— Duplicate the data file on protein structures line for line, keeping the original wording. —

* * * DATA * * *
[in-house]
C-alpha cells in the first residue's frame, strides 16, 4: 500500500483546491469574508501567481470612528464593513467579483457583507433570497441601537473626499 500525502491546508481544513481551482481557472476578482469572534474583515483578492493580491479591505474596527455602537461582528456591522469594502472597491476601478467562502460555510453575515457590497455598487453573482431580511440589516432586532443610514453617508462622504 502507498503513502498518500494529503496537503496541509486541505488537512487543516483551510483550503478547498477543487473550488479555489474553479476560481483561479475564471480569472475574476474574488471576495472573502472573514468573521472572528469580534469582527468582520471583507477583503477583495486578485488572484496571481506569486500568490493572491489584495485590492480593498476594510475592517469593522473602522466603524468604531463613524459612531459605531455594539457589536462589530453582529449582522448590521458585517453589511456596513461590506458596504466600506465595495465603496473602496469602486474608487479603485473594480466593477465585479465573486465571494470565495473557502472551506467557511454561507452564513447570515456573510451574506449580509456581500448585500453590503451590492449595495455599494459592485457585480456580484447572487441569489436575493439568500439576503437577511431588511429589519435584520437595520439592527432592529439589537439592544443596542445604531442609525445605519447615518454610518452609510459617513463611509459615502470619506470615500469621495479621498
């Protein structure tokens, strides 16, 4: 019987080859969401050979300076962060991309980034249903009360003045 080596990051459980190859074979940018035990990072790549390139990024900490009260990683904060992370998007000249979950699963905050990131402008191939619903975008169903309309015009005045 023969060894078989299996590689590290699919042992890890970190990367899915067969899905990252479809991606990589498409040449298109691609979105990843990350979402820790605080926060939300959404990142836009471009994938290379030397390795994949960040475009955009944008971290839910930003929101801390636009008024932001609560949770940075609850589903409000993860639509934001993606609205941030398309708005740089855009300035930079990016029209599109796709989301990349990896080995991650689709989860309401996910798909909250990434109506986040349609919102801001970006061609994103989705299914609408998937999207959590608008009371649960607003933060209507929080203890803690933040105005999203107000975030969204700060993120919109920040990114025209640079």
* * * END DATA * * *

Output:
[in-house]
C-alpha cells in the first residue's frame, strides 16, 4: 500500500483546491469574508501567481470612528464593513467579483457583507433570497441601537473626499 500525502491546508481544513481551482481557472476578482469572534474583515483578492493580491479591505474596527455602537461582528456591522469594502472597491476601478467562502460555510453575515457590497455598487453573482431580511440589516432586532443610514453617508462622504 502507498503513502498518500494529503496537503496541509486541505488537512487543516483551510483550503478547498477543487473550488479555489474553479476560481483561479475564471480569472475574476474574488471576495472573502472573514468573521472572528469580534469582527468582520471583507477583503477583495486578485488572484496571481506569486500568490493572491489584495485590492480593498476594510475592517469593522473602522466603524468604531463613524459612531459605531455594539457589536462589530453582529449582522448590521458585517453589511456596513461590506458596504466600506465595495465603496473602496469602486474608487479603485473594480466593477465585479465573486465571494470565495473557502472551506467557511454561507452564513447570515456573510451574506449580509456581500448585500453590503451590492449595495455599494459592485457585480456580484447572487441569489436575493439568500439576503437577511431588511429589519435584520437595520439592527432592529439589537439592544443596542445604531442609525445605519447615518454610518452609510459617513463611509459615502470619506470615500469621495479621498
């Protein structure tokens, strides 16, 4: 019987080859969401050979300076962060991309980034249903009360003045 080596990051459980190859074979940018035990990072790549390139990024900490009260990683904060992370998007000249979950699963905050990131402008191939619903975008169903309309015009005045 023969060894078989299996590689590290699919042992890890970190990367899915067969899905990252479809991606990589498409040449298109691609979105990843990350979402820790605080926060939300959404990142836009471009994938290379030397390795994949960040475009955009944008971290839910930003929101801390636009008024932001609560949770940075609850589903409000993860639509934001993606609205941030398309708005740089855009300035930079990016029209599109796709989301990349990896080995991650689709989860309401996910798909909250990434109506986040349609919102801001970006061609994103989705299914609408998937999207959590608008009371649960607003933060209507929080203890803690933040105005999203107000975030969204700060993120919109920040990114025209640079």